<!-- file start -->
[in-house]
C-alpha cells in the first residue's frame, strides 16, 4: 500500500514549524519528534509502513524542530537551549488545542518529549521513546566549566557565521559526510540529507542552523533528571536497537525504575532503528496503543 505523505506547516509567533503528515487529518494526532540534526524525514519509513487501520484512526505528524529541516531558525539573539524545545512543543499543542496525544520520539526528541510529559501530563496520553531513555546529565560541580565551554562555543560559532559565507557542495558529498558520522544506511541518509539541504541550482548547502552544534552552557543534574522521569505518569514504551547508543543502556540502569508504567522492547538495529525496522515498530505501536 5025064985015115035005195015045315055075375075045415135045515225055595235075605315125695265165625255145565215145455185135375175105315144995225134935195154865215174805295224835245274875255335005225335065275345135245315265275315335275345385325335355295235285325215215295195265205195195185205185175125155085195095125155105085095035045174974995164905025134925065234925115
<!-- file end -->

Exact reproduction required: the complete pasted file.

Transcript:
[in-house]
C-alpha cells in the first residue's frame, strides 16, 4: 500500500514549524519528534509502513524542530537551549488545542518529549521513546566549566557565521559526510540529507542552523533528571536497537525504575532503528496503543 505523505506547516509567533503528515487529518494526532540534526524525514519509513487501520484512526505528524529541516531558525539573539524545545512543543499543542496525544520520539526528541510529559501530563496520553531513555546529565560541580565551554562555543560559532559565507557542495558529498558520522544506511541518509539541504541550482548547502552544534552552557543534574522521569505518569514504551547508543543502556540502569508504567522492547538495529525496522515498530505501536 5025064985015115035005195015045315055075375075045415135045515225055595235075605315125695265165625255145565215145455185135375175105315144995225134935195154865215174805295224835245274875255335005225335065275345135245315265275315335275345385325335355295235285325215215295195265205195195185205185175125155085195095125155105085095035045174974995164905025134925065234925115